Over the holidays a while back I was inspired by people posting #infopics on Twitter. They’re simply images that share information – a great way to get simple messages across.
Did you know you can explore other people’s 360 photos on the standard Google Maps site and apps? Last night we went for a run (in the dark… not intentionally) along the Wanaka Lake walk way and ran past this stunning set of trees. This image was taken with my iPhone 7 Plus which has brilliant low light capability for a phone camera.
If you want to take a closer look at what the lake front is like by using the street view mode in Maps – just drag the little yellow man, in the bottom right corner, and the roads will appear blue since the Google Street Car has taken images down those streets. But what about other locations?
After activating the little man you will see little blue dots appear where people have uploaded their own 360 photos. I’ve found the Street View app to be the easiest way to create these. Have a go on any Google Maps location!
Now, I know what you’re thinking – why would we need an app to do this? And we don’t. The family that plays cards and collects pine cones together stays together… I know that doesn’t rhyme but we hope we’re doing ok there.
But, with 2 teenagers already, and with 3 on the way, any help we can get keeping a track of where everyone is is helpful; especially when you have a dad who is traveling around for work as well.
Last night I saw this app on a Youtube video – Zenly. It promises to help share your real-time location with friends and family without killing your battery life. Techcrunch has a great review here and it’s apparently becoming a real hit with the youngsters. It’s a cross between a messenging app, location sharing and even links with Maps and Uber.
So – we’re going to give it a go and I’ll post a ‘comprehensive review’ (Casey Neistat) in a little while.
I had a funny ‘tweet off’ with a friend this week who couldn’t believe I was using a Microsoft app on my iPhone. MS has had a bad rep with a lot of Apple and Google diehards the last few years and it’s fun to show them how much they’ve improved their game – especially with IOS apps. This morning I counted 146 iPad and iPhone apps from the Microsoft Corporation!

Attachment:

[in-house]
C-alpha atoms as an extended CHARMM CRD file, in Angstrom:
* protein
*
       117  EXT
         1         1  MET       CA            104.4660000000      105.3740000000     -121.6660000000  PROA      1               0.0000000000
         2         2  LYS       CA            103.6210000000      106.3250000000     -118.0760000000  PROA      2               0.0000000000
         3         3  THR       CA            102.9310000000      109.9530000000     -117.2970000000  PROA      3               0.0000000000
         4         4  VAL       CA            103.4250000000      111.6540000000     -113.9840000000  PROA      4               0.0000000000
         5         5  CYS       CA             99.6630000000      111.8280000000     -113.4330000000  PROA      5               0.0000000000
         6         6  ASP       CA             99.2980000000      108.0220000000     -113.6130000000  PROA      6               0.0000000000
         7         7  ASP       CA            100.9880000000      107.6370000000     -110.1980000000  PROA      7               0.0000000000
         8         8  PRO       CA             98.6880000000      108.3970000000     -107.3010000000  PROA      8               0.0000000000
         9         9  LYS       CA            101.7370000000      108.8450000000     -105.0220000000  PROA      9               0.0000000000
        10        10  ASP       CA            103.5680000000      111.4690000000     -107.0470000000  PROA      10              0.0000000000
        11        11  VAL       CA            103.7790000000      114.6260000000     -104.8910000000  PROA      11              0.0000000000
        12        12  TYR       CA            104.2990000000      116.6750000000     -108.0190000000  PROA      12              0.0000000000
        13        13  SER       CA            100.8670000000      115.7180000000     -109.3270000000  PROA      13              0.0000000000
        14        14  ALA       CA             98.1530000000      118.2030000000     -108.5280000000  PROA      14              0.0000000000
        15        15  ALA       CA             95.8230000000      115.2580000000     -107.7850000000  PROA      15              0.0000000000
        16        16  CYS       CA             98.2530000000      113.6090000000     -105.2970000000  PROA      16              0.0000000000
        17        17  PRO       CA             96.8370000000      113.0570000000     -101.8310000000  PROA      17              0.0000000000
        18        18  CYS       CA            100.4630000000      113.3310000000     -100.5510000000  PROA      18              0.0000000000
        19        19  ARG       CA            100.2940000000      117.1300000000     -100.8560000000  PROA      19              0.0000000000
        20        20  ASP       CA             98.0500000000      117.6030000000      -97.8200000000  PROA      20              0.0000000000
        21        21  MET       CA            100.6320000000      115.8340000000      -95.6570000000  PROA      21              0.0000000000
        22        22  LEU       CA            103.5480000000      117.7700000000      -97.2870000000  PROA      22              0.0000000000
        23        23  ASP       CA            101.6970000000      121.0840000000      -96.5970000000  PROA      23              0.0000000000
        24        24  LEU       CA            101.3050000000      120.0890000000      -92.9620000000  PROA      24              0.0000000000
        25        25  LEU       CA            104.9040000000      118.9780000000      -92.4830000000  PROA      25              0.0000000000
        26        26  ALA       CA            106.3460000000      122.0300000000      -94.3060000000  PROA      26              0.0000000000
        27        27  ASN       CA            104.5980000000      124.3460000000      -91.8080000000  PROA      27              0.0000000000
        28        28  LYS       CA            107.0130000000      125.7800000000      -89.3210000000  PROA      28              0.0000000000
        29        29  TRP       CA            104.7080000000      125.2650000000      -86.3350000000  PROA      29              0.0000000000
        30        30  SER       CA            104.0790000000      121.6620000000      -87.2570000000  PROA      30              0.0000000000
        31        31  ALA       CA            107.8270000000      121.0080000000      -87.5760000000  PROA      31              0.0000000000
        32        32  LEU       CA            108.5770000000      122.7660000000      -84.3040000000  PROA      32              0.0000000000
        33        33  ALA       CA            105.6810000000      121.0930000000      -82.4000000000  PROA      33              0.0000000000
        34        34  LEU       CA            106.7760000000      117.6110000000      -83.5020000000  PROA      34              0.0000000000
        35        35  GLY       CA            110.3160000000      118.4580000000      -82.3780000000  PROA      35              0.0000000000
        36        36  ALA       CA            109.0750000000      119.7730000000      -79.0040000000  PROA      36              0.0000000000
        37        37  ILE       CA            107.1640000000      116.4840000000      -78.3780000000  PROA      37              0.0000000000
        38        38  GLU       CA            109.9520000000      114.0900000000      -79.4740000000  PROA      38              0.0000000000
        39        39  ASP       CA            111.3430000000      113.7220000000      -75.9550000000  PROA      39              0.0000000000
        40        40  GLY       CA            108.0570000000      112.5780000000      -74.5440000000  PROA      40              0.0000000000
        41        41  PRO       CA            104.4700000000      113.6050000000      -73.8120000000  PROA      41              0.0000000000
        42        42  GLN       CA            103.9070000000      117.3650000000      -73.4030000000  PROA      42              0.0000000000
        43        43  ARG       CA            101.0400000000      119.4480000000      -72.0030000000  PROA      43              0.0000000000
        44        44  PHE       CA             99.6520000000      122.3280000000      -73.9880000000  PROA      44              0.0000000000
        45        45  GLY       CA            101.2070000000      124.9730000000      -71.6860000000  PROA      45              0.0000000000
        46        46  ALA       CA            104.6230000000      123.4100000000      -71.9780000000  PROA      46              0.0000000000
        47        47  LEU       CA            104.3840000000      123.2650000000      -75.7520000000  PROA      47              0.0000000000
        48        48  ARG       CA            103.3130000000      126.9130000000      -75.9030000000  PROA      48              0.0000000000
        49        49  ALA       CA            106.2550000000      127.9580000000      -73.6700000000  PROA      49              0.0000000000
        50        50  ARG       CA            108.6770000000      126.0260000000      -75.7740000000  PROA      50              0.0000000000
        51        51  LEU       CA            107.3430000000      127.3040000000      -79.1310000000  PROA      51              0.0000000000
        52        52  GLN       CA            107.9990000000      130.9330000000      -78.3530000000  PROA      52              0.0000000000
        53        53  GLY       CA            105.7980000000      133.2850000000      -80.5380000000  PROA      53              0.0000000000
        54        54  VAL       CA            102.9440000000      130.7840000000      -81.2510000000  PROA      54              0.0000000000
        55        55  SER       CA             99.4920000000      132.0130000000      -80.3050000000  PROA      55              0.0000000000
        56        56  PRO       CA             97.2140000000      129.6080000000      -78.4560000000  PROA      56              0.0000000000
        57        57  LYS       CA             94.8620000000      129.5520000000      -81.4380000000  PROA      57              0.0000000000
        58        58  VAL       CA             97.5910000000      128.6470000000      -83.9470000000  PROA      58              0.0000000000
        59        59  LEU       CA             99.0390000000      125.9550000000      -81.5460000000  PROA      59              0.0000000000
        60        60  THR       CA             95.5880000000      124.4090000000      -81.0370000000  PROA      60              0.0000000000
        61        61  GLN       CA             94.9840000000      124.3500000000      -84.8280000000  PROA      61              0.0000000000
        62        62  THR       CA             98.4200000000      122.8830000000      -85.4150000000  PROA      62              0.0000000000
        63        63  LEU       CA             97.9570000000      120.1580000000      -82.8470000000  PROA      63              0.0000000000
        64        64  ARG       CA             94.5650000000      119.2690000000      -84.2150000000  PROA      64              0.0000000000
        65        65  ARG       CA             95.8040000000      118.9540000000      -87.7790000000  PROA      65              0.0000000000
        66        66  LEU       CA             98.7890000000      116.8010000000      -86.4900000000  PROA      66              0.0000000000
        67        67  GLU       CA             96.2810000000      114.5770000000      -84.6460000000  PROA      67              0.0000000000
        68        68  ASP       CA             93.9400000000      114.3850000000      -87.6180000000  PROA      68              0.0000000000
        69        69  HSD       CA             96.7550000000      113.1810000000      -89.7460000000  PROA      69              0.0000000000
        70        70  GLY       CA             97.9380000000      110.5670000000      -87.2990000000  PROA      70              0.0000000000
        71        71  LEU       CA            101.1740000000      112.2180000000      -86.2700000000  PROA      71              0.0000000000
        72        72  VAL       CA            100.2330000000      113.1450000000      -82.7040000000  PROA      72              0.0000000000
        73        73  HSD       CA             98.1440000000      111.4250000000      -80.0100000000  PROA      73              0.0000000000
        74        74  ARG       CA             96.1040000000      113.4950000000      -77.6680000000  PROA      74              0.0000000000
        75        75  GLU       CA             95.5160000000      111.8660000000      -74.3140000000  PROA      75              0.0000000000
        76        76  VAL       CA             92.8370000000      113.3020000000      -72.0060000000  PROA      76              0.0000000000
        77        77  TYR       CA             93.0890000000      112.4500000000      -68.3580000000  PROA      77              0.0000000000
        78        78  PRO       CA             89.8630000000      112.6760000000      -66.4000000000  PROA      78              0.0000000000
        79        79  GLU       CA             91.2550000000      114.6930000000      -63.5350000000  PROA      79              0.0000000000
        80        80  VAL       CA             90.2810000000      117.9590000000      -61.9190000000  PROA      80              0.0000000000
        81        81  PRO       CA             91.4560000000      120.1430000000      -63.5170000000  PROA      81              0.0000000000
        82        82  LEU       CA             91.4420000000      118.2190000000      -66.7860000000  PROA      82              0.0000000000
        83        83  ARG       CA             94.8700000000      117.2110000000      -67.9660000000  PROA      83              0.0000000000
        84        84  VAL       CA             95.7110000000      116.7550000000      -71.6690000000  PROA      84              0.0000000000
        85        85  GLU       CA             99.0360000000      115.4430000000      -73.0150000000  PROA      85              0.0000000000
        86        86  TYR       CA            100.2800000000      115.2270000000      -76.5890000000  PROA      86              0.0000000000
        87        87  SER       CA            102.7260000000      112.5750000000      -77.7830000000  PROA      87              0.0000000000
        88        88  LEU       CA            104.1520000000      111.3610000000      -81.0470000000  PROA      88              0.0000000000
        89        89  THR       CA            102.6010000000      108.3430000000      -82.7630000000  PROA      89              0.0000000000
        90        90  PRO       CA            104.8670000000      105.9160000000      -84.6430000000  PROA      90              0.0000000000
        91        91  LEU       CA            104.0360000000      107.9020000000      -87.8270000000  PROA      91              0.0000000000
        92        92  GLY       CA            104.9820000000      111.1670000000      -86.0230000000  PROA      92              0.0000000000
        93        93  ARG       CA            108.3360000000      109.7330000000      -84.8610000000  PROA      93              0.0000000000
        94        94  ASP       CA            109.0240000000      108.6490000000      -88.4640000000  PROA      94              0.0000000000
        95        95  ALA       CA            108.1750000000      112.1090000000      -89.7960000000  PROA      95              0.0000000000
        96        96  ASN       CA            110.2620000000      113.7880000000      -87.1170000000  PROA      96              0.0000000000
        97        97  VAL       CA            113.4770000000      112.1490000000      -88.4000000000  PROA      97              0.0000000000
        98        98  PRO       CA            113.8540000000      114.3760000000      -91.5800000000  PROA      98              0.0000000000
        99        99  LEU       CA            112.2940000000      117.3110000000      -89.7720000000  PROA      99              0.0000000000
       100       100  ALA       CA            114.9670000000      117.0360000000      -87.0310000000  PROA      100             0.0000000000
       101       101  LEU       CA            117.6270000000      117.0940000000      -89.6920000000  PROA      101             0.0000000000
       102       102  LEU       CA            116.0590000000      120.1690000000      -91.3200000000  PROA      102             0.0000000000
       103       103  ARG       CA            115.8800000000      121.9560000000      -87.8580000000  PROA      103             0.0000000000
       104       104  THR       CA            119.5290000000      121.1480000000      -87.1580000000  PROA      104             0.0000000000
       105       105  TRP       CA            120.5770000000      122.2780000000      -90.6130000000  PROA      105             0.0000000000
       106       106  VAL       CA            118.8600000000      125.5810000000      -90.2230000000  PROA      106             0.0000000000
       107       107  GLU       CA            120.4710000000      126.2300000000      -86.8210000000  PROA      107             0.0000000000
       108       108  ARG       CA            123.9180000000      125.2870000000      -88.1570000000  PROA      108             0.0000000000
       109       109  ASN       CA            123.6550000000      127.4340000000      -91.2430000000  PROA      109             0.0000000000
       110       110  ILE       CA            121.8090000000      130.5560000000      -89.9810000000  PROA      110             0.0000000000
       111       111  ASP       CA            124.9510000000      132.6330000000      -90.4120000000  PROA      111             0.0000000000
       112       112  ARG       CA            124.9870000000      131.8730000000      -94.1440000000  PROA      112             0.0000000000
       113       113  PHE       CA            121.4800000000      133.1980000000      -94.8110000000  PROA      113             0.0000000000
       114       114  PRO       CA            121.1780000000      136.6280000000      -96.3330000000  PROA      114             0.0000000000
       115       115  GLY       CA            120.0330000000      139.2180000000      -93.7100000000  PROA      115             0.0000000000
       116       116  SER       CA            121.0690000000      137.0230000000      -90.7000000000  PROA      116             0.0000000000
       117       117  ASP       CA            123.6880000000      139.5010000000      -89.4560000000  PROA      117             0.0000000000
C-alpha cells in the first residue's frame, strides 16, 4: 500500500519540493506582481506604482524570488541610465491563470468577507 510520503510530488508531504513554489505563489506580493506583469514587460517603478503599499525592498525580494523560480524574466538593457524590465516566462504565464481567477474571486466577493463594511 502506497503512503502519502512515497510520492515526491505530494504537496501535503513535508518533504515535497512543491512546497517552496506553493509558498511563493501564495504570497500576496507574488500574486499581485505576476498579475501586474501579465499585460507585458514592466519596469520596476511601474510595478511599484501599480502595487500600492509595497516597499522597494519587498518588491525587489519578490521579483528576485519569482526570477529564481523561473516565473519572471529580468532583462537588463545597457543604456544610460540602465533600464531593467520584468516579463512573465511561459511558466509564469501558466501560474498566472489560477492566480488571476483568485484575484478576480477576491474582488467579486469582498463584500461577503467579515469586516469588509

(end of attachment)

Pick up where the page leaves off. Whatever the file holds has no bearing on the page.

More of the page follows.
Here’s my app of the week, from MS – To-Do. I know what you’re thinking – “Not ANOTHER list app!” But, if you’re juggling as many balls as I do then they are a must to help you from dropping them all.
Things I love about To-Do.
- Clean simple interface
- Easy to link, create and organise your tasks
- Nice link from my ‘To do list” through to what they call “My Day.” This is a nice way to prioritise my daily tasks from my on-going projects.
Have a look and see for your self and tell me what you use to stay organised. I’d love to see what tools you use to control your chaos.
– leave a comment below or reply to any tweets linked to this post.
There will be a load of teachers in Australia and New Zealand starting to think about planning for the year ahead with a new class and a new group of students. One of the things we are always hoping to do is to inspire and motivate them in those first few weeks.
What better way to do this than to launch them into the world of coding! If you’re after a resource to help you get started, here’s a poster with some clickable links to take you straight to the app or website you’ll need.
There are resources for anyone just starting out, through to more advanced users who are looking to develop their understanding of syntax coding. I’ve also written about this in more depth here, on our website at Using Technology Better. Click the links below to see the online versions and download your own copy if needed using the links at the top of the PDF.
Google Calendar has been my default calendar for over 10 years now! That’s a long time in anyone’s books and it keeps getting better. Last year (2016 – getting my head around that still) I got really used to using the IOS Google Calendar app – especially for the integration with reminders and the Keep app.
Today Google released an update for the ‘goals’ feature that lets you set some goals around fitness, building a skill, friends and family time etc. The app takes you through some questions that set when, how long and what you’re hoping to do and then synchs that info with your calendar and sends you reminders. You can also tell the app when you’ve completed the goal and it keeps track of your progress for the week.